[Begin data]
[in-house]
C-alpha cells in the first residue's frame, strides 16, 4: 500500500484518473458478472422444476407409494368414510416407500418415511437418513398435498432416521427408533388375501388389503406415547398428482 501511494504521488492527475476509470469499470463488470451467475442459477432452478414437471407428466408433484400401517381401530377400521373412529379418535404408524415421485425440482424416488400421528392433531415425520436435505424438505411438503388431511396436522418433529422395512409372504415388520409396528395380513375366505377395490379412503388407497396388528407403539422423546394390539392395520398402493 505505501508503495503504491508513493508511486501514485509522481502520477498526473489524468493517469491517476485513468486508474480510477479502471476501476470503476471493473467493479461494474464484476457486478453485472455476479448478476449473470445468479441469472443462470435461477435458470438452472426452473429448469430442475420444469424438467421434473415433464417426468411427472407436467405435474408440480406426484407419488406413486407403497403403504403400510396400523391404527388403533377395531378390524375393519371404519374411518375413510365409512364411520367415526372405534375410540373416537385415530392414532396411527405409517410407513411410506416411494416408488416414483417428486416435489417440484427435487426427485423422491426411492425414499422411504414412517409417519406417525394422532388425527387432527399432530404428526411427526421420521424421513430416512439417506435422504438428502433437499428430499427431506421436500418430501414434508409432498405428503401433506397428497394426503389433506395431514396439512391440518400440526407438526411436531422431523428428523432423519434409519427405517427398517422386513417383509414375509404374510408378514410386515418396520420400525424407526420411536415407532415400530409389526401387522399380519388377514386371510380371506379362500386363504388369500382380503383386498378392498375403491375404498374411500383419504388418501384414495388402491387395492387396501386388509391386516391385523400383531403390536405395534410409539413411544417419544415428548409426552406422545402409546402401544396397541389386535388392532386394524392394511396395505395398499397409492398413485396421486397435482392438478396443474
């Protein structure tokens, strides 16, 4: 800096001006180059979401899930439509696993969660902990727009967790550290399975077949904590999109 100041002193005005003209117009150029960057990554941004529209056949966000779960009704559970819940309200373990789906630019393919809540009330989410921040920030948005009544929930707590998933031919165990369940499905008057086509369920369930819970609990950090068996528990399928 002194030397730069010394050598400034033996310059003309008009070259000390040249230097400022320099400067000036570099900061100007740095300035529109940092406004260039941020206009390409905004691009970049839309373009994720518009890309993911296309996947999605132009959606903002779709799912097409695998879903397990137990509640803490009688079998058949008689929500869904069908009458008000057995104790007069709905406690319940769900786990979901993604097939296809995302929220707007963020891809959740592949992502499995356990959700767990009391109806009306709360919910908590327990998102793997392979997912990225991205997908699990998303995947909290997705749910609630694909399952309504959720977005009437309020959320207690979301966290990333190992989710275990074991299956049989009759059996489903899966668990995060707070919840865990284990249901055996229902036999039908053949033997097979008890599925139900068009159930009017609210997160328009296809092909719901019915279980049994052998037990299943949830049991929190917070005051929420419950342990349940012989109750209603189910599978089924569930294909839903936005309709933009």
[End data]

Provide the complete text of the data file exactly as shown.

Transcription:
[in-house]
C-alpha cells in the first residue's frame, strides 16, 4: 500500500484518473458478472422444476407409494368414510416407500418415511437418513398435498432416521427408533388375501388389503406415547398428482 501511494504521488492527475476509470469499470463488470451467475442459477432452478414437471407428466408433484400401517381401530377400521373412529379418535404408524415421485425440482424416488400421528392433531415425520436435505424438505411438503388431511396436522418433529422395512409372504415388520409396528395380513375366505377395490379412503388407497396388528407403539422423546394390539392395520398402493 505505501508503495503504491508513493508511486501514485509522481502520477498526473489524468493517469491517476485513468486508474480510477479502471476501476470503476471493473467493479461494474464484476457486478453485472455476479448478476449473470445468479441469472443462470435461477435458470438452472426452473429448469430442475420444469424438467421434473415433464417426468411427472407436467405435474408440480406426484407419488406413486407403497403403504403400510396400523391404527388403533377395531378390524375393519371404519374411518375413510365409512364411520367415526372405534375410540373416537385415530392414532396411527405409517410407513411410506416411494416408488416414483417428486416435489417440484427435487426427485423422491426411492425414499422411504414412517409417519406417525394422532388425527387432527399432530404428526411427526421420521424421513430416512439417506435422504438428502433437499428430499427431506421436500418430501414434508409432498405428503401433506397428497394426503389433506395431514396439512391440518400440526407438526411436531422431523428428523432423519434409519427405517427398517422386513417383509414375509404374510408378514410386515418396520420400525424407526420411536415407532415400530409389526401387522399380519388377514386371510380371506379362500386363504388369500382380503383386498378392498375403491375404498374411500383419504388418501384414495388402491387395492387396501386388509391386516391385523400383531403390536405395534410409539413411544417419544415428548409426552406422545402409546402401544396397541389386535388392532386394524392394511396395505395398499397409492398413485396421486397435482392438478396443474
């Protein structure tokens, strides 16, 4: 800096001006180059979401899930439509696993969660902990727009967790550290399975077949904590999109 100041002193005005003209117009150029960057990554941004529209056949966000779960009704559970819940309200373990789906630019393919809540009330989410921040920030948005009544929930707590998933031919165990369940499905008057086509369920369930819970609990950090068996528990399928 002194030397730069010394050598400034033996310059003309008009070259000390040249230097400022320099400067000036570099900061100007740095300035529109940092406004260039941020206009390409905004691009970049839309373009994720518009890309993911296309996947999605132009959606903002779709799912097409695998879903397990137990509640803490009688079998058949008689929500869904069908009458008000057995104790007069709905406690319940769900786990979901993604097939296809995302929220707007963020891809959740592949992502499995356990959700767990009391109806009306709360919910908590327990998102793997392979997912990225991205997908699990998303995947909290997705749910609630694909399952309504959720977005009437309020959320207690979301966290990333190992989710275990074991299956049989009759059996489903899966668990995060707070919840865990284990249901055996229902036999039908053949033997097979008890599925139900068009159930009017609210997160328009296809092909719901019915279980049994052998037990299943949830049991929190917070005051929420419950342990349940012989109750209603189910599978089924569930294909839903936005309709933009």